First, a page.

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"The Unbearable Weight of Massive Talent" reviewed by Nathan Weinbender

Nick Cage is at an impasse. He’s not landing the roles he wants. He’s drinking too much. He’s drifting further from his teenage daughter and his ex-wife. He still loves acting, but he’s considering throwing in the towel for good. And then his agent presents an easy way to make $1 million — he’s going to be whisked off to a private island in the Mediterranean where he’ll hobnob with the guests of a rich playboy’s birthday party.

This is the set-up for a comic hall of mirrors called The Unbearable Weight of Massive Talent, which functions both as a send-up of Nicolas Cage’s over-the-top persona and as a loving, carefully curated shrine to it. In fact, the movie features a literal Nic Cage shrine filled with recognizable props, from his golden guns in Face/Off to the stuffed pink bunny in Con Air. You may have forgotten that the movie Guarding Tess exists, but this movie not only remembers it but includes a heartfelt monologue about it. It may be a self-referential machine running on its own fumes, but it’s a funny one.

The Oscar-winning actor plays a version of himself that I think is only slightly fictionalized; the most noticeable difference is that movie version spells his first name with a “K.” As Unbearable Weight opens, Nick reluctantly accepts the offer to hobnob with other rich weirdos, all while being nagged by his conscience, which takes the form of the psychotic outlaw Cage played in David Lynch’s Wild at Heart.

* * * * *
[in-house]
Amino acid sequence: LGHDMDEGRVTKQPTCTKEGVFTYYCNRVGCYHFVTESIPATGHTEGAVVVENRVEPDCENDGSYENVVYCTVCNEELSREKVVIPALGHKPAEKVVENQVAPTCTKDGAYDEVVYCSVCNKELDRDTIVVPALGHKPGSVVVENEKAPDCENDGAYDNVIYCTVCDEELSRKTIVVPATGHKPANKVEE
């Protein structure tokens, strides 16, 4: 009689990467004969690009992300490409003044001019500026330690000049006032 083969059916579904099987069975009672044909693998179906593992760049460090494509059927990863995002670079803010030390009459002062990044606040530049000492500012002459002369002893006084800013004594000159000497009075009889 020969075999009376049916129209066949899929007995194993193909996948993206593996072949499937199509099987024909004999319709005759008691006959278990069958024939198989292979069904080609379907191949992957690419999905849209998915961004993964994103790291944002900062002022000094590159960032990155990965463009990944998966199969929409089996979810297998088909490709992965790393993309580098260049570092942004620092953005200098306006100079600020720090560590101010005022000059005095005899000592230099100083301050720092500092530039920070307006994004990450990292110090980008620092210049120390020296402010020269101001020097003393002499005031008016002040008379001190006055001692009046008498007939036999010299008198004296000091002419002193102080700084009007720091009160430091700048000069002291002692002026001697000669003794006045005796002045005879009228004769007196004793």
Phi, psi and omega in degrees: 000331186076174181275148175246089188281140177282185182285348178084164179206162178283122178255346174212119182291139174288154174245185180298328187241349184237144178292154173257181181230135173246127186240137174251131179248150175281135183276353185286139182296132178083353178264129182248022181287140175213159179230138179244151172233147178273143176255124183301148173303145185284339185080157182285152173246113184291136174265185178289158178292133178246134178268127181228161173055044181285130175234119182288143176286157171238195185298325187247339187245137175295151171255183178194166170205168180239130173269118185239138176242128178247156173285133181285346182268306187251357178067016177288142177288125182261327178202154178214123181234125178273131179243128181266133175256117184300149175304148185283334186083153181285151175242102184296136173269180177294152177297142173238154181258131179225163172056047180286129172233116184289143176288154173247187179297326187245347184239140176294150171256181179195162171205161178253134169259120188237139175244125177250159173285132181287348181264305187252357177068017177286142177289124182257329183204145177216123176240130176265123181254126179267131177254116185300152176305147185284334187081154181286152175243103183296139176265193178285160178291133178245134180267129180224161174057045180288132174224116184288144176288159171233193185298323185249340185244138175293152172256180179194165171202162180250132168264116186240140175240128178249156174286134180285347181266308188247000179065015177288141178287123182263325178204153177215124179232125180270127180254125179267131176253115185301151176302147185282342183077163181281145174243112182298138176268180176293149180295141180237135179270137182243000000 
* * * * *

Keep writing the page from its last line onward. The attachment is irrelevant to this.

The mystery man hosting Nick Cage is named Javi (Pedro Pascal), who reveals that he’s a Cage superfan. He’s seen all the movies, he knows all the trivia; he’s even watched the making-of featurettes on the National Treasure DVD. Rather than being alarmed (as any normal person would), Nick is smitten with his number 1 fan, and the two soon develop a puppy-dog bromance, dropping acid and frolicking through a nearby village and sharing the life-affirming delight that is Paddington 2.

All of this is fun in a loose, goofy way, but I’ve so far neglected to mention the least compelling part of the film, which involves a couple FBI agents (Tiffany Haddish and Ike Barinholtz) tracking Javi’s shady dealings and enlist Nick to spy for them. This plotline devolves into the sort of espionage and action material that would be right at home in one of Cage’s more middling thrillers, which might be part of the joke, but it’s perfunctory and not particularly exciting.

Not that what precedes it is exactly groundbreaking: A macho, larger-than-life movie star deconstructing his own image isn’t an entirely new idea: Schwarzenegger did it in Last Action Hero, as did Jean-Claude Van Damme in JCVD. Even the notion of a film writing itself as it goes along recalls Adaptation, which also featured dual Nic Cages.

But at least those earlier scenes with Cage and Pascal merely hanging out have an eccentric energy and a disarming sweetness that I had forgotten Cage was capable of. The Unbearable Weight of Massive Talent might inspire you to host your own Nicolas Cage film marathon. Might I recommend Valley Girl, or Bad Lieutenant Port of Call New Orleans? And don’t forget Face/Off.
Nathan Weinbender is a co-host of Spokane Public Radio’s “Movies 101” heard Friday evenings at 6:30 here on KPBX.